Encoding Structure in Intrinsically Disordered Protein Biomaterials

TitleEncoding Structure in Intrinsically Disordered Protein Biomaterials
Publication TypeJournal Article
Year of Publication2024
AuthorsStrader, RL, Shmidov, Y, Chilkoti, A
JournalAccounts of Chemical Research
Pagination302 - 311
Date Published01/2024

In nature, proteins range from those with highly ordered secondary and tertiary structures to those that completely lack a well-defined three-dimensional structure, termed intrinsically disordered proteins (IDPs). IDPs are generally characterized by one or more segments that have a compositional bias toward small hydrophilic amino acids and proline residues that promote structural disorder and are called intrinsically disordered regions (IDRs). The combination of IDRs with ordered regions and the interactions between the two determine the phase behavior, structure, and function of IDPs. Nature also diversifies the structure of proteins and thereby their functions by hybridization of the proteins with other moieties such as glycans and lipids; for instance, post-translationally glycosylated and lipidated proteins are important cell membrane components. Additionally, diversity in protein structure and function is achieved in nature through cross-linking proteins within themselves or with other domains to create various topologies. For example, an essential characteristic of the extracellular matrix (ECM) is the cross-linking of its network components, including proteins such as collagen and elastin, as well as polysaccharides such as hyaluronic acid (HA). Inspired by nature, synthetic IDP (SynIDP)-based biomaterials can be designed by employing similar strategies with the goal of introducing structural diversity and hence unique physiochemical properties. This Account describes such materials produced over the past decade and following one or more of the following approaches: (1) incorporating highly ordered domains into SynIDPs, (2) conjugating SynIDPs to other moieties through either genetically encoded post-translational modification or chemical conjugation, and (3) engineering the topology of SynIDPs via chemical modification. These approaches introduce modifications to the primary structure of SynIDPs, which are then translated to unique three-dimensional secondary and tertiary structures. Beginning with completely disordered SynIDPs as the point of origin, structure may be introduced into SynIDPs by each of these three unique approaches individually along orthogonal axes or by combinations of the three, enabling bioinspired designs to theoretically span the entire range of three-dimensional structural possibilities. Furthermore, the resultant structures span a wide range of length scales, from nano- to meso- to micro- and even macrostructures. In this Account, emphasis is placed on the physiochemical properties and structural features of the described materials. Conjugates of SynIDPs to synthetic polymers and materials achieved by simple mixing of components are outside the scope of this Account. Related biomedical applications are described briefly. Finally, we note future directions for the design of functional SynIDP-based biomaterials.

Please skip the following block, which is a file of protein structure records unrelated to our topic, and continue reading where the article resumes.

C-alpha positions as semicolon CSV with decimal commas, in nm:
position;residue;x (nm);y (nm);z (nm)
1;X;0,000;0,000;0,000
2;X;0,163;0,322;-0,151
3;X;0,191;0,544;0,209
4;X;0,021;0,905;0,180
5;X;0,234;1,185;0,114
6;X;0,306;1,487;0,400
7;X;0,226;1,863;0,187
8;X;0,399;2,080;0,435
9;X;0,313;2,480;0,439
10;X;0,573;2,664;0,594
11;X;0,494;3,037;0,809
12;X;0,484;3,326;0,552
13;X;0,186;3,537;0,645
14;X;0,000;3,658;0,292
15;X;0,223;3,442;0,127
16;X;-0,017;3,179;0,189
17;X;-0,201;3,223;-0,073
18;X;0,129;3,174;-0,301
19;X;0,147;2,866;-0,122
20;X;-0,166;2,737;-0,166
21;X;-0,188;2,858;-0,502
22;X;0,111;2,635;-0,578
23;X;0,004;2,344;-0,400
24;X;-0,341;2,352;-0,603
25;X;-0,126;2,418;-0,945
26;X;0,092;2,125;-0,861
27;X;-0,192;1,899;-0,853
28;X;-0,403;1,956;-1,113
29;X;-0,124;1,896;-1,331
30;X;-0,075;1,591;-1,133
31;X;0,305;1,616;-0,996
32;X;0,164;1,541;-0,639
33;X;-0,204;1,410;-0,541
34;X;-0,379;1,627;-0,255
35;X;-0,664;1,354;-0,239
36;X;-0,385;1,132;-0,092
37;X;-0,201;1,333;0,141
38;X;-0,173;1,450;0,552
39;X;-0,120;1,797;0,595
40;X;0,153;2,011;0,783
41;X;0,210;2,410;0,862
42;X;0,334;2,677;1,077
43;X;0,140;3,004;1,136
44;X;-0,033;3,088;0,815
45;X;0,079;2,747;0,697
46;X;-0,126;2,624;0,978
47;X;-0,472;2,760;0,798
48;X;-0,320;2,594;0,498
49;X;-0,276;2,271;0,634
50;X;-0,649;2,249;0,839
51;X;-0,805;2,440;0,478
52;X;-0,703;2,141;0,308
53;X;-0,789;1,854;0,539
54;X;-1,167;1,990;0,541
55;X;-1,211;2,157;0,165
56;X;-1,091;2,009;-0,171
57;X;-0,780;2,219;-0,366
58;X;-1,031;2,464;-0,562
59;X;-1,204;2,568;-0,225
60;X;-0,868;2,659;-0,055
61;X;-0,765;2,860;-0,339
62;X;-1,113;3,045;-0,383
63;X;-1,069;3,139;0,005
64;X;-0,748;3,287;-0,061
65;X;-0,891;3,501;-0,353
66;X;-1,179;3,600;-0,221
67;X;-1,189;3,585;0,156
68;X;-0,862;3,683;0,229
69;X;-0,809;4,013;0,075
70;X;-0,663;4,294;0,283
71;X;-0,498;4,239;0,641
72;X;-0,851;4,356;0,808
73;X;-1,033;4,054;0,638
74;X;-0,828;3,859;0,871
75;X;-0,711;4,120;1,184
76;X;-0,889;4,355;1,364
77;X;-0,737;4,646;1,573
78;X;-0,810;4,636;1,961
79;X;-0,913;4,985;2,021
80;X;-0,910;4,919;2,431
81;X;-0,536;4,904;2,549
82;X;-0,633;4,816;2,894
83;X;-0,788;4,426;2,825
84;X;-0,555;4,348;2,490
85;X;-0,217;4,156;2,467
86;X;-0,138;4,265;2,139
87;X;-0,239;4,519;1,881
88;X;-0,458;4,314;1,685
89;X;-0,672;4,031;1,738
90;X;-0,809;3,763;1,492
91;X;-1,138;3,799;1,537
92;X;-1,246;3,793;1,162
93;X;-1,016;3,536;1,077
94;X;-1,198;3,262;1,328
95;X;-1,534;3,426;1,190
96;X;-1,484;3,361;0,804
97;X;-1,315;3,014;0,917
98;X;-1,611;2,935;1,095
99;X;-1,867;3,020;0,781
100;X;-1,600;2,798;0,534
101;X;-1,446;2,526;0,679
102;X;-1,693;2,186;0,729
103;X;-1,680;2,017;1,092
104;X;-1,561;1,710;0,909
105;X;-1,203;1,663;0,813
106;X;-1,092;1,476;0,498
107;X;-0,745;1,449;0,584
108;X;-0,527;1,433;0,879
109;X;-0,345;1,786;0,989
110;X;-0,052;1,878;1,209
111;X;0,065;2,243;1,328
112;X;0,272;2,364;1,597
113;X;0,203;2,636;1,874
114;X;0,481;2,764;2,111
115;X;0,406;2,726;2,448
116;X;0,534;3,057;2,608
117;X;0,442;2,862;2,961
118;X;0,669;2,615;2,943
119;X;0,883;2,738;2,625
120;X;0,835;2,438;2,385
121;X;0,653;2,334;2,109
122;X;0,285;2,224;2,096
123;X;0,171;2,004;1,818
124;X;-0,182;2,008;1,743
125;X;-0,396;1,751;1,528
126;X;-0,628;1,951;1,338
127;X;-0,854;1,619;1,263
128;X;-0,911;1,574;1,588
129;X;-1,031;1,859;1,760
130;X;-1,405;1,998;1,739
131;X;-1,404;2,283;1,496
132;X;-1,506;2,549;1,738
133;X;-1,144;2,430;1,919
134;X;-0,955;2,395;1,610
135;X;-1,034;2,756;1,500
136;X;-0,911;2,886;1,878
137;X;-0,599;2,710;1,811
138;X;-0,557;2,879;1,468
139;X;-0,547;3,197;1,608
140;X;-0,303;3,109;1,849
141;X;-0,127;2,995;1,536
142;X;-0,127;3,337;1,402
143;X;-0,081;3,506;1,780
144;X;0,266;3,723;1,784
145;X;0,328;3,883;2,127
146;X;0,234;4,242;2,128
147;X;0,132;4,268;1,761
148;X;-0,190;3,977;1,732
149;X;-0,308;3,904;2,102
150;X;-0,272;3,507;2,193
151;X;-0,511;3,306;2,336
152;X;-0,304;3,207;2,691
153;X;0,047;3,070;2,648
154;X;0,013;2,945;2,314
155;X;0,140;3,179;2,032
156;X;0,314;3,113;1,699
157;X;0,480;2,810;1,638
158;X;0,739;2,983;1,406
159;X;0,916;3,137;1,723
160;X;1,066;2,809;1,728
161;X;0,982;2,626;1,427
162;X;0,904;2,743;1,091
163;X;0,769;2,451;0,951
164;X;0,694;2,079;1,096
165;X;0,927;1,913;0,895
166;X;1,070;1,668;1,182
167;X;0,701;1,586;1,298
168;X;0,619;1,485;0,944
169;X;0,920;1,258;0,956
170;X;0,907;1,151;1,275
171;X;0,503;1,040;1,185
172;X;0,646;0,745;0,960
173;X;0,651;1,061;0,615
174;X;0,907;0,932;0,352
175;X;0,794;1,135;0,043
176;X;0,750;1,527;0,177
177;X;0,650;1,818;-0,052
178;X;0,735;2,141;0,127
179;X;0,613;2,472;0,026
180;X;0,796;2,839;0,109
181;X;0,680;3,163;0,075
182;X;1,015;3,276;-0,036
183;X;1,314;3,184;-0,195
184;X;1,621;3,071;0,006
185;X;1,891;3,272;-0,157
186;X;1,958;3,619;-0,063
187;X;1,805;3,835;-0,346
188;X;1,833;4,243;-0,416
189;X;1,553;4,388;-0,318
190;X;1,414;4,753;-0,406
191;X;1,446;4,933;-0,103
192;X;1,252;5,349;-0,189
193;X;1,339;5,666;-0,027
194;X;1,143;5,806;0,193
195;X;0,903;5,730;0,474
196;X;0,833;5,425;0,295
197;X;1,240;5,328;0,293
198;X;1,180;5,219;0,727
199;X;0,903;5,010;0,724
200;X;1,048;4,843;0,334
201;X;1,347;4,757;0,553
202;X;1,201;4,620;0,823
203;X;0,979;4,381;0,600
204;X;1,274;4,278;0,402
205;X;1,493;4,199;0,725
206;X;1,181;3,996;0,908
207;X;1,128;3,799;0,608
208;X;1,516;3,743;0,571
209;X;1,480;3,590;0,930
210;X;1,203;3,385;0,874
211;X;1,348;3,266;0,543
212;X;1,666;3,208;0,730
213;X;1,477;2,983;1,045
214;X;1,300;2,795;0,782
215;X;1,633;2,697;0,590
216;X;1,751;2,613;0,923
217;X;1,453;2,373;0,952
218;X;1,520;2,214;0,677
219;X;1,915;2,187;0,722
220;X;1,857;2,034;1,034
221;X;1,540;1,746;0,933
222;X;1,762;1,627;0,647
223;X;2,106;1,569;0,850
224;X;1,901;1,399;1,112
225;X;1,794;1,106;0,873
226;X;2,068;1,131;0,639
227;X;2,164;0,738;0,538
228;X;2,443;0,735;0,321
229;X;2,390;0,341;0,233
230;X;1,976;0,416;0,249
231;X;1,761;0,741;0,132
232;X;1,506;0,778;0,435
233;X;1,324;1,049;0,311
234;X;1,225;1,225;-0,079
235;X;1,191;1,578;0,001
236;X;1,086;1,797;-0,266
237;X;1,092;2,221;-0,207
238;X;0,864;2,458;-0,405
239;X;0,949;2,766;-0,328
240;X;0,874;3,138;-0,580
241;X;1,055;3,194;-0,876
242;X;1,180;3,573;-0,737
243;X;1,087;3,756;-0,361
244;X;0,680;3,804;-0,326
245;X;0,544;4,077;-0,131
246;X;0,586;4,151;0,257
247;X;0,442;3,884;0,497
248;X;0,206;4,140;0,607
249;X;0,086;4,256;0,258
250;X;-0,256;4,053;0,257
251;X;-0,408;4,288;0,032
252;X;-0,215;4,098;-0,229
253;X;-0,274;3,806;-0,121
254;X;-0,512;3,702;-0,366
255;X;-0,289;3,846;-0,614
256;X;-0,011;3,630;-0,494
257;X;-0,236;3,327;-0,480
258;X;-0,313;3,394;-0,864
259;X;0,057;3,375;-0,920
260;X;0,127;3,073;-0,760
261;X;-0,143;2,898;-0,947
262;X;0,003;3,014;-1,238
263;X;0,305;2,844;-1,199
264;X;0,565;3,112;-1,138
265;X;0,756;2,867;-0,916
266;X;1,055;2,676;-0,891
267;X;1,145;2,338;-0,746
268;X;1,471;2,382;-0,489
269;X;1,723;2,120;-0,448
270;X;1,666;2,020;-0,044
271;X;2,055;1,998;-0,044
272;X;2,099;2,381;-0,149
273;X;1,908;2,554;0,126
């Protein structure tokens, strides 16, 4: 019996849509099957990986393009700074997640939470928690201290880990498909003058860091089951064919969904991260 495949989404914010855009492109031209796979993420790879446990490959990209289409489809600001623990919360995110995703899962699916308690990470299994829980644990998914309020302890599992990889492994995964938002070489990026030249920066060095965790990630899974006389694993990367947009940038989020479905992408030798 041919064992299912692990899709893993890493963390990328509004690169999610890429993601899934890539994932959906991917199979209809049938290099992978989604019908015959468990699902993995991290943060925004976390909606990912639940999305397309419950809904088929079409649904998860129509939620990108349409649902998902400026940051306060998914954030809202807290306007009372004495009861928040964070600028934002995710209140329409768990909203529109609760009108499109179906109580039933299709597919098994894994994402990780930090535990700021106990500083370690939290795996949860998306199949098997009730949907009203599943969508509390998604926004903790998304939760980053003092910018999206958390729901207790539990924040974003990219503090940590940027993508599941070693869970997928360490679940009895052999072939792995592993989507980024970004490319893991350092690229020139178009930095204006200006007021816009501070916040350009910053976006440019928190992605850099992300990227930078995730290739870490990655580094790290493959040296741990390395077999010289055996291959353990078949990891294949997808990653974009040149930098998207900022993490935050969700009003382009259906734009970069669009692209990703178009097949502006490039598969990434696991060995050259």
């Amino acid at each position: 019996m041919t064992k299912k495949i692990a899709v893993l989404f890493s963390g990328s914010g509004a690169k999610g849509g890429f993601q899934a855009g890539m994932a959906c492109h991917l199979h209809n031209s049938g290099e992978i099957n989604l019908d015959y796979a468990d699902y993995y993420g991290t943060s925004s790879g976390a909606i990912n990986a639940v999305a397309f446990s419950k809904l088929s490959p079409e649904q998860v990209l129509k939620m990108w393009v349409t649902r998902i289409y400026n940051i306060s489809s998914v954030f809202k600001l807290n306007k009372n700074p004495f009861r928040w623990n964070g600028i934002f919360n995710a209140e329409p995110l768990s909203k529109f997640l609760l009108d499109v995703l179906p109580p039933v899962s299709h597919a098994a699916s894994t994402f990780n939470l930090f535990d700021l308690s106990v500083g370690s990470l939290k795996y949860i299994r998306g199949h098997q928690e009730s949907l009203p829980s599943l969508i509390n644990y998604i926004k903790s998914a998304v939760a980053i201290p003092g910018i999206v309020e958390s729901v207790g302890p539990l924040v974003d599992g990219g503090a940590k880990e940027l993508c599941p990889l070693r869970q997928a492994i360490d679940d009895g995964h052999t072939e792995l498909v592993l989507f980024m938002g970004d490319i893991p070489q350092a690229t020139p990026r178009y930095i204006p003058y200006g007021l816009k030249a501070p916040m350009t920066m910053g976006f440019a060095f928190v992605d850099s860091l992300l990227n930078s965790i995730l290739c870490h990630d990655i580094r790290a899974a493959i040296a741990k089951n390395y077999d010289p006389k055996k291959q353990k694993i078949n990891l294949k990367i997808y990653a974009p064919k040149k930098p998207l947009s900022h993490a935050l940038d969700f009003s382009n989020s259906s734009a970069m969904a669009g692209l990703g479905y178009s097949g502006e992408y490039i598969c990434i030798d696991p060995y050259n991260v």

Short TitleAcc. Chem. Res.